“Angus MacLise was the Velvet Underground’s first drummer. He withdrew when he found out that at a paying job he had to start and stop playing when told to. No one told Angus to stop playing. So the job of a working musician was impossible for Angus, and he taught us all a lesson about purity of spirit.” — Lou Reed
“… MacLise was a living link connecting the Beats, the Fluxus and the Factory scenes, and the hippies.” — Flavorwire
Angus MacLise was an American polyglot and foundational multi-media artist. Working in dream-like calligraphy, poetry, small press publishing, and musical composition, he was active in New York, San Francisco, Paris, London and Kathmandu from the 1950s through the 1970s. MacLise is perhaps best known as the original drummer of the Velvet Underground—leaving the band after he felt they had "sold out."
But MacLise's most important work had only just begun. Jumping from one seminal scene to another, MacLise produced spiritually immense art in solitude and collaborated with 1960s art groups like Fluxus (George Maciunas, Yoko Ono), the Theatre of the Ridiculous, and underground filmmaker and exoticist Jack Smith. As a publisher, MacLise worked with the likes of Paul Bowles, Charles Henri Ford, Gregory Corso and Diane Di Prima among others. On Summer Solstice 1979, MacLise died in Kathmandu, and was cremated in the fashion of Tibetan Buddhist funerary rites.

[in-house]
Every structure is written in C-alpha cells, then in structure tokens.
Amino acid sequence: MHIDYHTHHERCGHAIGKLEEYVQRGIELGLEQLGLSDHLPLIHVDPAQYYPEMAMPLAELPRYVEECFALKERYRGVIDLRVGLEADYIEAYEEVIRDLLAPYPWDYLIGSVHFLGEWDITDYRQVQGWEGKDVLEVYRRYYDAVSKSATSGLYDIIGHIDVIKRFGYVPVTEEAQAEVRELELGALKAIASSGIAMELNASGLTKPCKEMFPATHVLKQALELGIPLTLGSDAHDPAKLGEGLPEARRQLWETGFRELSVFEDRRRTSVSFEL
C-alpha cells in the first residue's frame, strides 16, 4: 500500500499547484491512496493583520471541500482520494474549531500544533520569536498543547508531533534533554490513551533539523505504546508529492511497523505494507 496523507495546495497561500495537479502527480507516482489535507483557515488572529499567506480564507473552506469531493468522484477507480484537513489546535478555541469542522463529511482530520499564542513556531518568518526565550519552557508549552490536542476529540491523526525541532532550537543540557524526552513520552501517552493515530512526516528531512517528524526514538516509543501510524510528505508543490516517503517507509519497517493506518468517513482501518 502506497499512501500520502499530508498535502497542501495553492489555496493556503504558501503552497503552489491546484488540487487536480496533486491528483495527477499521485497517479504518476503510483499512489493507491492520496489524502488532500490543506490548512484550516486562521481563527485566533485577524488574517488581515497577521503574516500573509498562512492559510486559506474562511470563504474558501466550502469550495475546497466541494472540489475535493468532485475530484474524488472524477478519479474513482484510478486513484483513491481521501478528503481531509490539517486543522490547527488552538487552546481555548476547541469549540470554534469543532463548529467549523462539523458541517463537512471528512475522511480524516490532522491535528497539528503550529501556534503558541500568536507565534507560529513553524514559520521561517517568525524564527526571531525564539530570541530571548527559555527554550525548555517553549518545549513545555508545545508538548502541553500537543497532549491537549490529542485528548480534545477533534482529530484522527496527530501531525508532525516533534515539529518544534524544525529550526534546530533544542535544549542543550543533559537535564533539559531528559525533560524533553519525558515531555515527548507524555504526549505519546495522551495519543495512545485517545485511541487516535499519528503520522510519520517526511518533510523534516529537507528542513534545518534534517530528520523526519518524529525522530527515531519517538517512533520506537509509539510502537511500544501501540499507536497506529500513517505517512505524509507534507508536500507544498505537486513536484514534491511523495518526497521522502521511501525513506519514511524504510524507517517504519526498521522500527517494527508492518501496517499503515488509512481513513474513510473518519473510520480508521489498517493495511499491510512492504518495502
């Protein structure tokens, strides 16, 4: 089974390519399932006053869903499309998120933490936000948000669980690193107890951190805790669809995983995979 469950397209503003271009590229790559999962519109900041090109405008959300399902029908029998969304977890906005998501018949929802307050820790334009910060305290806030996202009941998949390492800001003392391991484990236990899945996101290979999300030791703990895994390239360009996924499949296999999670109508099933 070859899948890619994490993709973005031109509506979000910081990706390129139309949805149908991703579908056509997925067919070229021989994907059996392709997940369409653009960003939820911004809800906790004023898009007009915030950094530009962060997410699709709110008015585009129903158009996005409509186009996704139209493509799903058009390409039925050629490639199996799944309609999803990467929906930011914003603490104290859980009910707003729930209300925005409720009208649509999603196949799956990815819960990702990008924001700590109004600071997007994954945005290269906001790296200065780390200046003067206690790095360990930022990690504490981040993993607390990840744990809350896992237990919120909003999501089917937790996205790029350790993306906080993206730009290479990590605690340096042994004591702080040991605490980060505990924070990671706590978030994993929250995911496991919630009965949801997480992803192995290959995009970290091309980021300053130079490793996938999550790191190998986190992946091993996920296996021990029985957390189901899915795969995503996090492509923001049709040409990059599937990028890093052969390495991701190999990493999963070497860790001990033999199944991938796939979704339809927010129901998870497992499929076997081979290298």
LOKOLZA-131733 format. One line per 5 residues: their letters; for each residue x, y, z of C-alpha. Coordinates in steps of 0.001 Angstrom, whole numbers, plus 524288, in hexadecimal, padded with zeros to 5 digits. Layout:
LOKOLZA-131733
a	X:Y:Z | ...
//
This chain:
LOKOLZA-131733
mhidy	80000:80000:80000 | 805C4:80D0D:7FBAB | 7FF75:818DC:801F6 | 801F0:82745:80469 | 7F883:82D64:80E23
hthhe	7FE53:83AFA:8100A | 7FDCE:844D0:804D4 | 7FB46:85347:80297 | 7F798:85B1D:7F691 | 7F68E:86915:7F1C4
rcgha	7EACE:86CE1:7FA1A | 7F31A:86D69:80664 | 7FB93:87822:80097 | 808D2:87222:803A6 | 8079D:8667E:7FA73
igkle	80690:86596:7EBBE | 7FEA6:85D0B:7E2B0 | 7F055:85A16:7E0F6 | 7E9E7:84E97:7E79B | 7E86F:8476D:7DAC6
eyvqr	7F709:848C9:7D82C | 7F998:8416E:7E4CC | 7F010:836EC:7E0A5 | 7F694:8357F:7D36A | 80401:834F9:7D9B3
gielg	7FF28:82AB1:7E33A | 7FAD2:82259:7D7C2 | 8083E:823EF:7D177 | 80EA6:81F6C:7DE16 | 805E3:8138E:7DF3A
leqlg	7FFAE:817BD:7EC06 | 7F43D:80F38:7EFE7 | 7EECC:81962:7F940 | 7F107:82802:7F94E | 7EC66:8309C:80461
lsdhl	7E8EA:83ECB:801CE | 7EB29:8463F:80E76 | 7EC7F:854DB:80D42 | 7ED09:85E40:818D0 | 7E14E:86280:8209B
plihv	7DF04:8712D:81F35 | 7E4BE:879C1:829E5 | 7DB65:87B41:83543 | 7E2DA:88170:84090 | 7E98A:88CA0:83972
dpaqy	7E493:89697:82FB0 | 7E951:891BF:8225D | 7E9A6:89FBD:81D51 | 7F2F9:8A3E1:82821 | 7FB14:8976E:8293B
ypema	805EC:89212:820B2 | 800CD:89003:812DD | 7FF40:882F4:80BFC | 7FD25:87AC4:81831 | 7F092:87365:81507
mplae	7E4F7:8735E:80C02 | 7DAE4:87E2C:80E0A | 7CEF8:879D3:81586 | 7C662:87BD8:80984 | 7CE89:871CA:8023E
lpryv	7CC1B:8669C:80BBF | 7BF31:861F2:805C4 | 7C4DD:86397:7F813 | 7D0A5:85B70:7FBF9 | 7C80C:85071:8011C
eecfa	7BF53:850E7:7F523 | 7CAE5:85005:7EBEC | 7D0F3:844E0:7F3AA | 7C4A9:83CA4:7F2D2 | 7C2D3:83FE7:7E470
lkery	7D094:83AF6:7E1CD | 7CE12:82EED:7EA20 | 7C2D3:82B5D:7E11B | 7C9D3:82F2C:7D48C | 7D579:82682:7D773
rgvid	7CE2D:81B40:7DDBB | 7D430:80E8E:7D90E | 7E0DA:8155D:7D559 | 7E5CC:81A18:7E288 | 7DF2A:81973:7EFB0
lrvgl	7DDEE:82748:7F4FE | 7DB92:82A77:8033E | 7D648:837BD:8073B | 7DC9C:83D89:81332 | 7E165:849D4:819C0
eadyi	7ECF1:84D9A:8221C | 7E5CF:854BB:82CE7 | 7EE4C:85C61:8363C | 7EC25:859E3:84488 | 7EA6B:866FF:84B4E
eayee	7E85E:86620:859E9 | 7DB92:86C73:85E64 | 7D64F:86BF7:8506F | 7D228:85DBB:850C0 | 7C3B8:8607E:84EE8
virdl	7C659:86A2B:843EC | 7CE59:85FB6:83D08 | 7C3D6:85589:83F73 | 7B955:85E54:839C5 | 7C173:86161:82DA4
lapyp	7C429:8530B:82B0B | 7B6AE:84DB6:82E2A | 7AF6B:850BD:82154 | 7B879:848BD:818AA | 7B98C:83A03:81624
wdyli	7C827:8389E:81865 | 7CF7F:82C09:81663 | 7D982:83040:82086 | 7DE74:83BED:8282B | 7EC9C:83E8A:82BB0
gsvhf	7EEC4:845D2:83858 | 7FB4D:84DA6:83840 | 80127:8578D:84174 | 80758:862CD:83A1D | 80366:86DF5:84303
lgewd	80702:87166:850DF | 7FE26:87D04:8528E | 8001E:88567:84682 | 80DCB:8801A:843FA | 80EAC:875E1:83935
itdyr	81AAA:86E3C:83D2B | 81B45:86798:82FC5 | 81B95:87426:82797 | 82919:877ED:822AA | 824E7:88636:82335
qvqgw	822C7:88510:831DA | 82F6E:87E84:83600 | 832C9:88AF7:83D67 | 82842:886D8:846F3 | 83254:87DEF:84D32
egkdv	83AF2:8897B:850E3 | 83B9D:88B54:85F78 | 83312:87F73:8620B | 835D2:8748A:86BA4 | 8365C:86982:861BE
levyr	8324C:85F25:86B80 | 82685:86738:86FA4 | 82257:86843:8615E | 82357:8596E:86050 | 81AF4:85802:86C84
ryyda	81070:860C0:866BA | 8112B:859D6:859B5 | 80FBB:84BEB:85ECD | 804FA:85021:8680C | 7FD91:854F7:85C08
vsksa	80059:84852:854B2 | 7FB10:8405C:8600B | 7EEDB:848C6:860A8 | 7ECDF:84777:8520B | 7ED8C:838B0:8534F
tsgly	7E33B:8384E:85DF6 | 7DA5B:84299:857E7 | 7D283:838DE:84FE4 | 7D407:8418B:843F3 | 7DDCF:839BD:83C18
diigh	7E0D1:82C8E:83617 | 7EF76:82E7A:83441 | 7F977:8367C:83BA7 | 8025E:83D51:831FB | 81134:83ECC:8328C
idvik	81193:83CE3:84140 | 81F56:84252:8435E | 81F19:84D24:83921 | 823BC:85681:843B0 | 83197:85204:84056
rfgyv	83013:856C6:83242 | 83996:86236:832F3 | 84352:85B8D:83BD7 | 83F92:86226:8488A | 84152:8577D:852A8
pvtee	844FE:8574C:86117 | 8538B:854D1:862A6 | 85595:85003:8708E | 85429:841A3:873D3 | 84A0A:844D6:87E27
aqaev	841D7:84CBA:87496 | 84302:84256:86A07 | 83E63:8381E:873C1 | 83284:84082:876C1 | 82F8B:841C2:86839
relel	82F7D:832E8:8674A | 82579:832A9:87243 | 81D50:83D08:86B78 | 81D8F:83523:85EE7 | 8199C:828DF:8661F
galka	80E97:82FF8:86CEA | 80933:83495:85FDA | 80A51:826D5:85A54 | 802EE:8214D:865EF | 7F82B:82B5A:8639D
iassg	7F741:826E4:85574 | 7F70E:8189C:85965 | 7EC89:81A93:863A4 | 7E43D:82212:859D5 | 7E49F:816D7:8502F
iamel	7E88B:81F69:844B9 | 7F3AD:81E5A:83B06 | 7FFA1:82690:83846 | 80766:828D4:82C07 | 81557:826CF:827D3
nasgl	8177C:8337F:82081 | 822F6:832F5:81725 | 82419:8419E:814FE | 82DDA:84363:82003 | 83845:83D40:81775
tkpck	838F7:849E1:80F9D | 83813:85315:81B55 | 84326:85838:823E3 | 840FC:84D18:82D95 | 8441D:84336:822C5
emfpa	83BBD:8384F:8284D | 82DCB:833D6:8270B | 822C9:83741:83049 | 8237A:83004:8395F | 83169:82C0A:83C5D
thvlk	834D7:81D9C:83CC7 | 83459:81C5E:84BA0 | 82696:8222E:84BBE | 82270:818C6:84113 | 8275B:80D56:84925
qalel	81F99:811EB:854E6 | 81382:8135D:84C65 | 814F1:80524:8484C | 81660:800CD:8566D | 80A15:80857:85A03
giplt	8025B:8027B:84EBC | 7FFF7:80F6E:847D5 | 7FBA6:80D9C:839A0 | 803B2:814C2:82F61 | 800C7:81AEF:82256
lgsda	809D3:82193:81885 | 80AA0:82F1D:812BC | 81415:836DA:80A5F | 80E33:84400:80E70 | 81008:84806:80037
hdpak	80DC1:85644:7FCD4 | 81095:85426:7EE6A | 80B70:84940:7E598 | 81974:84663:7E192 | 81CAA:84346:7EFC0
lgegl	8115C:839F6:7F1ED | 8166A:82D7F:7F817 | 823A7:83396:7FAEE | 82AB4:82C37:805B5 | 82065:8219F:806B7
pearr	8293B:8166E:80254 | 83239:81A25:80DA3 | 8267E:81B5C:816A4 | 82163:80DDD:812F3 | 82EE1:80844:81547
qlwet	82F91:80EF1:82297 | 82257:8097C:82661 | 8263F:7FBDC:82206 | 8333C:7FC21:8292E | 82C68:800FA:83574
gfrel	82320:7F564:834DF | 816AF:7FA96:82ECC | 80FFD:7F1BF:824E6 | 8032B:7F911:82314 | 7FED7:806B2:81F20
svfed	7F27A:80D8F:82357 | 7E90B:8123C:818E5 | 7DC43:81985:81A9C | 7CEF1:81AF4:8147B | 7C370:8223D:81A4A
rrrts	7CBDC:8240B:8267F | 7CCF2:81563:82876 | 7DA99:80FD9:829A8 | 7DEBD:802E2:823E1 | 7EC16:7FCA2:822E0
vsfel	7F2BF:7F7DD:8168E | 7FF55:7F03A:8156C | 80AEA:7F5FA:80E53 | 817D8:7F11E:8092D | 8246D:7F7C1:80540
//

A suitcase of Angus MacLise’s artwork, publications, and manuscript as well as more than 100 hours of recorded music was left with La Monte Young and Marian Zazeela for safe-keeping forty years ago. This extraordinary time-vault was the foundation of the Dreamweapon series of records.
Dreamweapon I features previously unreleased recordings by MacLise, composer Tony Conrad, and Jack Smith. Tracks include "Les Evening Gowns Damnées," a 1964 meandering tale of textiles told by Jack Smith, accompanied by MacLise-Conrad atmospherics.
Vinyl LP published by Boo-Hooray. Silkscreened jacket. Art by Jack Smith.
These records are unplayed deadstock.